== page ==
As a lawyer, I believe that one should not argue that the law should be repealed simply because it is archaic. Again, what makes this law archaic when it comes with other provisions penalizing other crimes? Why single out Article 133? Then what about the Negotiable Instruments Law and all those we haven’t amended all these years? Should we repeal them as well? I do not think anyone would want to; so, please, either prove that it is unconstitutional or itself contrary to law, or respect the same even if a majority of today’s people are not as religious as others. We could say the same thing before anyway. I think we can be quite sure not everyone was as religious as the others even in the past. We wouldn’t have Noli Me Tangere otherwise.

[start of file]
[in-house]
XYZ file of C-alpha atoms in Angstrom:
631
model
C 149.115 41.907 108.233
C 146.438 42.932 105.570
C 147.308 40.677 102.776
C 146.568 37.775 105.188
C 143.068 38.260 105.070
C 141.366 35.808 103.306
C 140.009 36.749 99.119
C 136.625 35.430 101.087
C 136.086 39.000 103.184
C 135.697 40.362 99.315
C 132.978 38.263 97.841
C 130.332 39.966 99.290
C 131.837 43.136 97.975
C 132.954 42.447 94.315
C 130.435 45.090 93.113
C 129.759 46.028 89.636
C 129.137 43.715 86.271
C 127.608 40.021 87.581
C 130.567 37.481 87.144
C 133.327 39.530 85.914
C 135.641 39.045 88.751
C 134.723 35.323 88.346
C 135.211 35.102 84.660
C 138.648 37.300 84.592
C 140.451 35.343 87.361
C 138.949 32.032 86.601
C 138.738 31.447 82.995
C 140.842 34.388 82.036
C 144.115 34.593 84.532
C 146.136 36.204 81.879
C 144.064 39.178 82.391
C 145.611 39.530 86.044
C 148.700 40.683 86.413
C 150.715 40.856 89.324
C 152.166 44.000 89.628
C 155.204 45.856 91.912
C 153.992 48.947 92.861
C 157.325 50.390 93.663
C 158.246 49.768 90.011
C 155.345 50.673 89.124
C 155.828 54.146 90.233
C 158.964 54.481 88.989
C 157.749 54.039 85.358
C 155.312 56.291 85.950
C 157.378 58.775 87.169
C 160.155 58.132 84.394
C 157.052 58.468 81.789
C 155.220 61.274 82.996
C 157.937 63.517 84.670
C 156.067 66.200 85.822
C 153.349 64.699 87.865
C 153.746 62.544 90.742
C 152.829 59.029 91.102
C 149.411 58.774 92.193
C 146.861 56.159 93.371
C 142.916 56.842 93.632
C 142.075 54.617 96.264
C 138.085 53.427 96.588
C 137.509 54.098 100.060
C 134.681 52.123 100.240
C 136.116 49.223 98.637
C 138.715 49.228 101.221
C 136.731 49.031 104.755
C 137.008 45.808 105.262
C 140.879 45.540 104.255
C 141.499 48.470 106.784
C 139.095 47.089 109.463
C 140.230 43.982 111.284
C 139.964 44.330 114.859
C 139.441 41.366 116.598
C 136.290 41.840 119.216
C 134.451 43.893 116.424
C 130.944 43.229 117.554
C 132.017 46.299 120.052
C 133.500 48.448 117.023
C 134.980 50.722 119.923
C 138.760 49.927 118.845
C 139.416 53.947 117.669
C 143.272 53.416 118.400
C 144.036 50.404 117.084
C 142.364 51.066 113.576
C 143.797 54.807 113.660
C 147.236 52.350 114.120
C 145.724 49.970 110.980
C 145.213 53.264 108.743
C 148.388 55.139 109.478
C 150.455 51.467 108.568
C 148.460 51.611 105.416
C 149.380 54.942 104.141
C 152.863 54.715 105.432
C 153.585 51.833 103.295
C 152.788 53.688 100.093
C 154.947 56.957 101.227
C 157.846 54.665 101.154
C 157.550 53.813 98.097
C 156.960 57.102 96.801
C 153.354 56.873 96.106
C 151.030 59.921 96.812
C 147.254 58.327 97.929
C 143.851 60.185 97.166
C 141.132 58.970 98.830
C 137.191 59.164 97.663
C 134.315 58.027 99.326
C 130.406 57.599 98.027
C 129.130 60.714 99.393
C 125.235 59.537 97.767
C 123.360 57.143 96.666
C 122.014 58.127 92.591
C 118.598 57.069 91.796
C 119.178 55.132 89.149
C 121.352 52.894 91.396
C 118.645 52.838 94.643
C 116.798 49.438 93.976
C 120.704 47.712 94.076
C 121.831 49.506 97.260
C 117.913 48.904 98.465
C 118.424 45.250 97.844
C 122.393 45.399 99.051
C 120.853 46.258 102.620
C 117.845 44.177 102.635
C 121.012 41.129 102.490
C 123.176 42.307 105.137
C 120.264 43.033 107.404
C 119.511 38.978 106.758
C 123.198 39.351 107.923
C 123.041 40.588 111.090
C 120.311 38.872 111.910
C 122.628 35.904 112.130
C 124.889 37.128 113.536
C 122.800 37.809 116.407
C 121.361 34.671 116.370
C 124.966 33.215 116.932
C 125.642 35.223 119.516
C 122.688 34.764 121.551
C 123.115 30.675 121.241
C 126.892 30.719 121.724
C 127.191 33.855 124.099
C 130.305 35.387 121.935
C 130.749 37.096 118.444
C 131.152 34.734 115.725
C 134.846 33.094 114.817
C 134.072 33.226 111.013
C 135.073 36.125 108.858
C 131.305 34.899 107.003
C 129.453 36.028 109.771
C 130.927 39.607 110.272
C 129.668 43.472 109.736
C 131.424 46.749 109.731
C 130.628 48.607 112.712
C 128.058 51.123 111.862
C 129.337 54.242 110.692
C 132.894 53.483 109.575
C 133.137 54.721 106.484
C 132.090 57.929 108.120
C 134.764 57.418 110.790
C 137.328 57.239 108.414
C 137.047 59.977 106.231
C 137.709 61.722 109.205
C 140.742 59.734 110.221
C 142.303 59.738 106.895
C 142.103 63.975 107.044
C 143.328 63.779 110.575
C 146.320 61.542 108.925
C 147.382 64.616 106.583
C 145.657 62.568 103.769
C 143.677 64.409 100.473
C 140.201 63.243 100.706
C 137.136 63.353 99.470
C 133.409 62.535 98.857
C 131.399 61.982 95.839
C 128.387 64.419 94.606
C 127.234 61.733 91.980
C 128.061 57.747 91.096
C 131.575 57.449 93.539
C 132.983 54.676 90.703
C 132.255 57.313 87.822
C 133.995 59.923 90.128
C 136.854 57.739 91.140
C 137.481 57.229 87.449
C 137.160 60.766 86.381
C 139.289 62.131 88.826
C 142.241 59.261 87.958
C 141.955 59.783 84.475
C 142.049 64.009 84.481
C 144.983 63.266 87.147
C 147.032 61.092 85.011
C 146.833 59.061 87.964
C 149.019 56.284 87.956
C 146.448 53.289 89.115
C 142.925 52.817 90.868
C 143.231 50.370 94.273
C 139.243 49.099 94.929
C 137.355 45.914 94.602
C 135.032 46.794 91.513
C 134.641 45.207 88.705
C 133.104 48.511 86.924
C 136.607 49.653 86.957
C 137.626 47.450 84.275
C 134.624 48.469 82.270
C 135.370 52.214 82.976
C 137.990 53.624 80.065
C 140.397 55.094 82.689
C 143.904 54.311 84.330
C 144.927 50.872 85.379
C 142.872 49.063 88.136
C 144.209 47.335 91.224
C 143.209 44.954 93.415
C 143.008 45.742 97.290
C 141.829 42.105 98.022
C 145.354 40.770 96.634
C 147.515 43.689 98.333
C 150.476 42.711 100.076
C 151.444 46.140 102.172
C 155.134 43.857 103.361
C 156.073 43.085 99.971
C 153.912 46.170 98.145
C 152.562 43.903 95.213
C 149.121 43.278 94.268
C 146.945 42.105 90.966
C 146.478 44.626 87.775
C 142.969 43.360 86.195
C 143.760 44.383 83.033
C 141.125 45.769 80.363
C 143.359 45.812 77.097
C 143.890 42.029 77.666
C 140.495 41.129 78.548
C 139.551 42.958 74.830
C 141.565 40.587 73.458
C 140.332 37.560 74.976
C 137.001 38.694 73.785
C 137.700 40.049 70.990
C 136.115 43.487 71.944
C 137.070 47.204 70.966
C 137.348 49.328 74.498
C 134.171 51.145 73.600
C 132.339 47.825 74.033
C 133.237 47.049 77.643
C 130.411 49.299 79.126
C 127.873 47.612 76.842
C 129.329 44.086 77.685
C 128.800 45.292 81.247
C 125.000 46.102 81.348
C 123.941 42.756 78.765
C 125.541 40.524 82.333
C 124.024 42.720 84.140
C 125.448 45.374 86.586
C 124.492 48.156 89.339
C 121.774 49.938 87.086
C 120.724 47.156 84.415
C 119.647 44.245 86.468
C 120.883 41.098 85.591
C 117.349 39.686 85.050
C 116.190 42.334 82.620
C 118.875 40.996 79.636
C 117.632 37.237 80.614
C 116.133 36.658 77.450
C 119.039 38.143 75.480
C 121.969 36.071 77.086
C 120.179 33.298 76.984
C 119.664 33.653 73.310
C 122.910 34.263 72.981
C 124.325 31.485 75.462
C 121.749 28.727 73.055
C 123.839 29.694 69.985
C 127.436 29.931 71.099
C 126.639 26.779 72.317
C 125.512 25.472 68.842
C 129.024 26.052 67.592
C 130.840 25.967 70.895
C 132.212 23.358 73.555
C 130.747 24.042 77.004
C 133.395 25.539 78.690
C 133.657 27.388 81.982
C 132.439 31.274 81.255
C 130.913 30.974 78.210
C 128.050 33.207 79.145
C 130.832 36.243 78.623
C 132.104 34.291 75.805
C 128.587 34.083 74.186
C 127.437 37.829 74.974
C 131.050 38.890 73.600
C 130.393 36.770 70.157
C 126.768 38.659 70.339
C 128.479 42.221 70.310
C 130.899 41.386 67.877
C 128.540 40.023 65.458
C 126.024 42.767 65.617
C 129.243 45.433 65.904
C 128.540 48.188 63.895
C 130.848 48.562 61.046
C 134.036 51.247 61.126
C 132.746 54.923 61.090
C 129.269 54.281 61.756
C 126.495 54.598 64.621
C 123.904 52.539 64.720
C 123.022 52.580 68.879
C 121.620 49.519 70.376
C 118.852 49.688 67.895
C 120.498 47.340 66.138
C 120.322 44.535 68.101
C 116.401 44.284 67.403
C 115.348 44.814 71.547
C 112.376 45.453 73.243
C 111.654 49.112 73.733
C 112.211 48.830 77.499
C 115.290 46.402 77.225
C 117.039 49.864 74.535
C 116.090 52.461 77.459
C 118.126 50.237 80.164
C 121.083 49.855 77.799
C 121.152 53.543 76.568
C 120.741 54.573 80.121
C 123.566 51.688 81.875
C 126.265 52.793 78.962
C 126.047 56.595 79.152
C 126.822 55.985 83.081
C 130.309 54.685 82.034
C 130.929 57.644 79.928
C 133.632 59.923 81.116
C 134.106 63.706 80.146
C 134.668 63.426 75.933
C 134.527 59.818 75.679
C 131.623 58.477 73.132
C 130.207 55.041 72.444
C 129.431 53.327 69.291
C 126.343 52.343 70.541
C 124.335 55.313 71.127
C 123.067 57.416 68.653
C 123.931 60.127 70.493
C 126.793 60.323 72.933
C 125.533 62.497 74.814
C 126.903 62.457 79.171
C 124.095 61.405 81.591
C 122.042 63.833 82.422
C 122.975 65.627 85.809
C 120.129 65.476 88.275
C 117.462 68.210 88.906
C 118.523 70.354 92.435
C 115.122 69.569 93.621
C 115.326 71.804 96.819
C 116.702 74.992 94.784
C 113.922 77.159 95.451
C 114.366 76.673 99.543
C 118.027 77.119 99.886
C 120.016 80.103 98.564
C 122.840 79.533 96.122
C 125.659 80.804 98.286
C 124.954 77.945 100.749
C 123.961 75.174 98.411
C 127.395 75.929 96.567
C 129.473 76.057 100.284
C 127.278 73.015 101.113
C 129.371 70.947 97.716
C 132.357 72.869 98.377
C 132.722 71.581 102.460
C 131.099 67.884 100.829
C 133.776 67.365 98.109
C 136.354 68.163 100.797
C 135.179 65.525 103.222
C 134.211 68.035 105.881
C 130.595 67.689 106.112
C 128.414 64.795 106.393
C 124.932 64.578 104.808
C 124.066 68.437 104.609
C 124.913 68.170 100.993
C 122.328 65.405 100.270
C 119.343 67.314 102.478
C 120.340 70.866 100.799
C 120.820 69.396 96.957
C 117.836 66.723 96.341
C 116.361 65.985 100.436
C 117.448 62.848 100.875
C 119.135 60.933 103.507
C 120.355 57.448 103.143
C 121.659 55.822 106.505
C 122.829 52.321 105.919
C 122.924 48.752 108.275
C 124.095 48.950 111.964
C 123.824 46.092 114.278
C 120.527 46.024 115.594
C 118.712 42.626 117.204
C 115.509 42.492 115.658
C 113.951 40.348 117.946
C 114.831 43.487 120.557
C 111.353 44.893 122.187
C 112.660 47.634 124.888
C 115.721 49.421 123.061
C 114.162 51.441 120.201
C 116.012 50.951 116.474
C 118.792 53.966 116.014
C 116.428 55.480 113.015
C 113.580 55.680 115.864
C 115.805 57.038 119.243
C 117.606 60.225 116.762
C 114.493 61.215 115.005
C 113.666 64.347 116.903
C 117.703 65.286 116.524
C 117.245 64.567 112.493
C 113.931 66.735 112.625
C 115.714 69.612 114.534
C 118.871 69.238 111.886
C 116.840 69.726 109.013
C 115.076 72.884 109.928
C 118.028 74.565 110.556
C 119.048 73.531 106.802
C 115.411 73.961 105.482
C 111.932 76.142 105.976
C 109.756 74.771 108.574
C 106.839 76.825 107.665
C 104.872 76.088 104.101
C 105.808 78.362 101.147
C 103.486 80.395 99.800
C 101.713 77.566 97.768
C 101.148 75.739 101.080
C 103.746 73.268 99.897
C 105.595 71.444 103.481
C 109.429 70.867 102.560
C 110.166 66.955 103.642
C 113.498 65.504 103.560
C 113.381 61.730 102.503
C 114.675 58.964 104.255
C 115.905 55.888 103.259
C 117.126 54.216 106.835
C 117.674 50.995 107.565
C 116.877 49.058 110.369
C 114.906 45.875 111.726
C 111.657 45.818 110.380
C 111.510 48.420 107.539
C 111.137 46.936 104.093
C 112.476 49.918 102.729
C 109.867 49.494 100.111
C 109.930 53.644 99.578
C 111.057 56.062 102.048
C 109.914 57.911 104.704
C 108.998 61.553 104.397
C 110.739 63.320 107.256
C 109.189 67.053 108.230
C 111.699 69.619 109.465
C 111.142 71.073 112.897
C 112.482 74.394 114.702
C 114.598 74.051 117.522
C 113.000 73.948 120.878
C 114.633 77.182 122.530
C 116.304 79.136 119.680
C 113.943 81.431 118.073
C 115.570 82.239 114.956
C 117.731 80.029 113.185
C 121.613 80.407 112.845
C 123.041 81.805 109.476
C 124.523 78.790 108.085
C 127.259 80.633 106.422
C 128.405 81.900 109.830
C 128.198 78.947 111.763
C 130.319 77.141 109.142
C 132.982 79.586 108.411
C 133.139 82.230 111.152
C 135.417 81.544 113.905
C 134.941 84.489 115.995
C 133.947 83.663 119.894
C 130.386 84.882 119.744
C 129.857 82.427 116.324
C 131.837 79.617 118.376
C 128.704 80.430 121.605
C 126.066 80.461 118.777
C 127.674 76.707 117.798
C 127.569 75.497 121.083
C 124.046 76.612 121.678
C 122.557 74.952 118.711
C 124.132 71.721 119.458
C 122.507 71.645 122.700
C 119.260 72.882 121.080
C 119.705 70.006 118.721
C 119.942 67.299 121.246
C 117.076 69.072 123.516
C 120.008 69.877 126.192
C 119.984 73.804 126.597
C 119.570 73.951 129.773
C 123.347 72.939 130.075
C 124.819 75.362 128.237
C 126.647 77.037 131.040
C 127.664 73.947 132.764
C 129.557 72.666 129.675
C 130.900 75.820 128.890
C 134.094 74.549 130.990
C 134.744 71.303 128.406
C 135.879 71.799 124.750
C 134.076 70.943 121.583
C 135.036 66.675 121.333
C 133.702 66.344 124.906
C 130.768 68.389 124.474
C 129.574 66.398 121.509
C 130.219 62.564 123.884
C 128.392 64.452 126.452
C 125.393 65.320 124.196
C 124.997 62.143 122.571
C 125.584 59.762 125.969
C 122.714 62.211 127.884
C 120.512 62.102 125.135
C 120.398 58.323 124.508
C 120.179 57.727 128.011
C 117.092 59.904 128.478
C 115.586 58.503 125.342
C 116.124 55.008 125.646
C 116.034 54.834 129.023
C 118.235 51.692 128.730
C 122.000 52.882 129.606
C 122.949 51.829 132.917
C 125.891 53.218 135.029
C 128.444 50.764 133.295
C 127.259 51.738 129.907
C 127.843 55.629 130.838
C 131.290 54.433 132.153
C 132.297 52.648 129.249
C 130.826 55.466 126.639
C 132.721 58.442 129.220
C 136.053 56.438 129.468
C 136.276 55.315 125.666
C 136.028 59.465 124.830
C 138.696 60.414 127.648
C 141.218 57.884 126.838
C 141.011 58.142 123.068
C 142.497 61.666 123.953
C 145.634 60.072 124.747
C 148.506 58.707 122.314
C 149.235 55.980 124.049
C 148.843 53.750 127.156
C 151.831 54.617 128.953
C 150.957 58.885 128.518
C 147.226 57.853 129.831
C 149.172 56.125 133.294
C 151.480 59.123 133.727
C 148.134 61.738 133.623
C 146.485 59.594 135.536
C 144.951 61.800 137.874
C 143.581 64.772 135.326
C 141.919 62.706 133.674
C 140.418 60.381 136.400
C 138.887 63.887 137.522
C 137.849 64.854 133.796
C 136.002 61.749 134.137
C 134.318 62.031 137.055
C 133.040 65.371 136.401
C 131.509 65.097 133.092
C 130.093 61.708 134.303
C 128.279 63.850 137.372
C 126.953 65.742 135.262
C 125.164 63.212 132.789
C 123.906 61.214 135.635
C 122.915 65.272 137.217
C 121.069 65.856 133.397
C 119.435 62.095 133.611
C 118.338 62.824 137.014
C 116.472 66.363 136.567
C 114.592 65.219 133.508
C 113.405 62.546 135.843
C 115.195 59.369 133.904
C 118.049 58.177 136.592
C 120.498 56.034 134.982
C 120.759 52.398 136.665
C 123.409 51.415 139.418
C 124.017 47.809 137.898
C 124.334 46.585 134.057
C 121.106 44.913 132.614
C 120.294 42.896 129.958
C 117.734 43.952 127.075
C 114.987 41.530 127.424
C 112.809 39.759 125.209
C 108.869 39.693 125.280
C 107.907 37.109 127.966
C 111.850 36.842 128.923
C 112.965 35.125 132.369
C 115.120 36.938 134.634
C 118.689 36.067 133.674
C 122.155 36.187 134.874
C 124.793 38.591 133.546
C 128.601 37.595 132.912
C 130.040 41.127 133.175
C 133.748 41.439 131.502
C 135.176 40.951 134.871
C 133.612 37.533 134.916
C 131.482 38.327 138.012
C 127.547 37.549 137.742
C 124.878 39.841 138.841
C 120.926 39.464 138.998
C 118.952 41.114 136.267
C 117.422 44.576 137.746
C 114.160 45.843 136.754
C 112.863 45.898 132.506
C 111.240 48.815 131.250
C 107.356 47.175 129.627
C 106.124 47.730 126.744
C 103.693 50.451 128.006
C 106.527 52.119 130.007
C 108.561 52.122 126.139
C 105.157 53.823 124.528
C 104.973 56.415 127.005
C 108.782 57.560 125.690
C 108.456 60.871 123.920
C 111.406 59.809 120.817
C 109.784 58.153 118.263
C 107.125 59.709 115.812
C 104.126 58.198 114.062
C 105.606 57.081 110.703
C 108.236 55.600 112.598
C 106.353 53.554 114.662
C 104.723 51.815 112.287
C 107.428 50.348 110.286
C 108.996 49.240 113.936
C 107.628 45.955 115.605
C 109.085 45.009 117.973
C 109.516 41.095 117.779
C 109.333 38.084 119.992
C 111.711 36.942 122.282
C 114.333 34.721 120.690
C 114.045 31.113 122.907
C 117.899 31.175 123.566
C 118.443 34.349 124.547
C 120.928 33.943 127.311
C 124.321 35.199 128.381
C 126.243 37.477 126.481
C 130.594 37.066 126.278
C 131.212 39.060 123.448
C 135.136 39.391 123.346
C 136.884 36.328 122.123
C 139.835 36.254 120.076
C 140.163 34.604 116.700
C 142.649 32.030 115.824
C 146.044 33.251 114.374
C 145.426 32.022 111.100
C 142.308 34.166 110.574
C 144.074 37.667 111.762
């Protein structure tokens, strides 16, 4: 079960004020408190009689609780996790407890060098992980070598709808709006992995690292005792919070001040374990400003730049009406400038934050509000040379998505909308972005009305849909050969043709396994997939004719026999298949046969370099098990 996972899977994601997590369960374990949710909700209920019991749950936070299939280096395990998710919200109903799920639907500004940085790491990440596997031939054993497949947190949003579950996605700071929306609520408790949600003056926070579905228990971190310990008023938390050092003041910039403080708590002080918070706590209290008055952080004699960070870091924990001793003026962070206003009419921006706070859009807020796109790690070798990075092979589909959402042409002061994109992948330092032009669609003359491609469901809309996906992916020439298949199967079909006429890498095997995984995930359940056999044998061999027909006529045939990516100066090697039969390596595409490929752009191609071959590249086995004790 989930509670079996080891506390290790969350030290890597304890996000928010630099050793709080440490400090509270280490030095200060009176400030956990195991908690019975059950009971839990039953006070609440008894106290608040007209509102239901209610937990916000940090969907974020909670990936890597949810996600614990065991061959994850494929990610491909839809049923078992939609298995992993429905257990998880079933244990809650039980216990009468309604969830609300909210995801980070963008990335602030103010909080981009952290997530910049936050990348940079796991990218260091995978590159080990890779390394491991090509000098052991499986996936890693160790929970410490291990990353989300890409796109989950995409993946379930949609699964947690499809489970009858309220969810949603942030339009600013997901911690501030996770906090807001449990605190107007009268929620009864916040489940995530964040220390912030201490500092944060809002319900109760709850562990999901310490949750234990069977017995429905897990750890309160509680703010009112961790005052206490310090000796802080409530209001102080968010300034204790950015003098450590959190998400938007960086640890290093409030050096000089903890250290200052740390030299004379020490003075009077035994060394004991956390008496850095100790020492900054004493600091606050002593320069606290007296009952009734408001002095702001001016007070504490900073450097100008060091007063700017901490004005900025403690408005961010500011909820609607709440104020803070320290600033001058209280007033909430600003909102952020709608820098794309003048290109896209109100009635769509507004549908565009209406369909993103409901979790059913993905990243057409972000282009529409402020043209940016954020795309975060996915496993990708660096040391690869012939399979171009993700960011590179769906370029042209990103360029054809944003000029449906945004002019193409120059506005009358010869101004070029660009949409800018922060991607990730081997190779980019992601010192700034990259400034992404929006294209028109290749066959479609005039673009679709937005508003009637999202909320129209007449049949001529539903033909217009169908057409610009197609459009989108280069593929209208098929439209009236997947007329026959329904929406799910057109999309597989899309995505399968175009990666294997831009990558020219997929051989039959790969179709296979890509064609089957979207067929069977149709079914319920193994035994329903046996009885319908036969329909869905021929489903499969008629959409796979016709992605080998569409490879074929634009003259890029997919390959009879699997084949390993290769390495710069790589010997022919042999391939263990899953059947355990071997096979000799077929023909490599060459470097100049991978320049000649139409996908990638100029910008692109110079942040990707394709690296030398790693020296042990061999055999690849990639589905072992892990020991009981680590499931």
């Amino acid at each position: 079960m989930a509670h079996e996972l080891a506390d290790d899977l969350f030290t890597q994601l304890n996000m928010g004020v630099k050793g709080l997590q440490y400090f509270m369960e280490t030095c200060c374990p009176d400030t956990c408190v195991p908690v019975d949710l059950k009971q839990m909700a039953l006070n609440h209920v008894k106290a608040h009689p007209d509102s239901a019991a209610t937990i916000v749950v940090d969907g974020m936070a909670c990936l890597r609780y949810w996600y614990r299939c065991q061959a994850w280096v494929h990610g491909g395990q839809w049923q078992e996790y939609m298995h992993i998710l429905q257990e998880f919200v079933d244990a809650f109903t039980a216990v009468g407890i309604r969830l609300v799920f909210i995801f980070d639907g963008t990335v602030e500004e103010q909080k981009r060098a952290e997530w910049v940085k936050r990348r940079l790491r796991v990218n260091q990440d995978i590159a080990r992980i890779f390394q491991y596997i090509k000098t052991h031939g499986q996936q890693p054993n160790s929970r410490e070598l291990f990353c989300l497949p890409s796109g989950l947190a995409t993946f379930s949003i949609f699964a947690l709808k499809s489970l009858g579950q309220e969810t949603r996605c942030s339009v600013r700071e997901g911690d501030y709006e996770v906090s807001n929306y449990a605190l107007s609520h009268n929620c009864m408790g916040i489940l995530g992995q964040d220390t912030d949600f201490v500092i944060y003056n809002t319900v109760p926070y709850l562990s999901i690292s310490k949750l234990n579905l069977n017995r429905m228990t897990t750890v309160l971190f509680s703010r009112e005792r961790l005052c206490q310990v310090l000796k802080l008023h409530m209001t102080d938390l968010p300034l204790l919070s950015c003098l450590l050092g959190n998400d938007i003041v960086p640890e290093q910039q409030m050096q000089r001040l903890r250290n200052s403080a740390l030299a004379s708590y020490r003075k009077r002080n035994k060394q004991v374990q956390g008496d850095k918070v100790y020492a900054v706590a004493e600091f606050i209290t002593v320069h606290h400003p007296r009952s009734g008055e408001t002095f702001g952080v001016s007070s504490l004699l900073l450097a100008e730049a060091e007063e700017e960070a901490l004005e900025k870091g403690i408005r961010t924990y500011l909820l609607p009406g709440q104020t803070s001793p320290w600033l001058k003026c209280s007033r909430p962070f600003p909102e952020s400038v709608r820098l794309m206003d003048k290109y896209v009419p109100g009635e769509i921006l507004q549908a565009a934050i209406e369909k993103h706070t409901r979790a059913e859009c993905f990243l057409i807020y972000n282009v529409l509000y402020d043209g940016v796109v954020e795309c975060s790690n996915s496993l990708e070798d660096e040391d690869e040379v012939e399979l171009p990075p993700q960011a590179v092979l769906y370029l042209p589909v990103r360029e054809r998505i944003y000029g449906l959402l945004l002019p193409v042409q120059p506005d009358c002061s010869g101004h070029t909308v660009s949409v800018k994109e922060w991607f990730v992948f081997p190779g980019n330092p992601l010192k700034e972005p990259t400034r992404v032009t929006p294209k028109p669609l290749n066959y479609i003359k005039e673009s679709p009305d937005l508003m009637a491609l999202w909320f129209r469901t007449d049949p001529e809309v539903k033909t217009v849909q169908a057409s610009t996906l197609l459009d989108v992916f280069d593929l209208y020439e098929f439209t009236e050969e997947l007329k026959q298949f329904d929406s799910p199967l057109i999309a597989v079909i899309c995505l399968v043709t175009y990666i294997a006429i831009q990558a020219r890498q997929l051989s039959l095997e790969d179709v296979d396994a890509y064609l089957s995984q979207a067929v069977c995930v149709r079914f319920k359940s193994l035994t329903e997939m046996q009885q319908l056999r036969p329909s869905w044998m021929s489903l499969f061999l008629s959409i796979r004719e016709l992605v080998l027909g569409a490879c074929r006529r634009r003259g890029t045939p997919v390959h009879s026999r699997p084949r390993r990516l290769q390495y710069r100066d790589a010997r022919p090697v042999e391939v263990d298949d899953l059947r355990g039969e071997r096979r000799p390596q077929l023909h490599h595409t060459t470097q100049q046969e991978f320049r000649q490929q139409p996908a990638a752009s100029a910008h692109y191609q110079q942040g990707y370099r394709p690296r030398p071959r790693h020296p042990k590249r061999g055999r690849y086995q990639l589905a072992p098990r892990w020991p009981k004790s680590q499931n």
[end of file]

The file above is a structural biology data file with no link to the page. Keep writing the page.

One final note: when Mr. Celdran died, his criminal liability was extinguished. That is a principle maintained under the same law that penalized him, the Revised Penal Code. Can we then argue that the principle is also archaic and, therefore, he is still guilty even after death? Let us not take this thing too far, which is the whole point of this article anyway. For him, the argument is over. I may not agree with him or with his politics but, sincerely, Rest In Peace, Mr. Celdran.

At least he gets to know ahead of us if religious beliefs are something we really should bother with or not. Until then, however, I would rather err on the side of caution.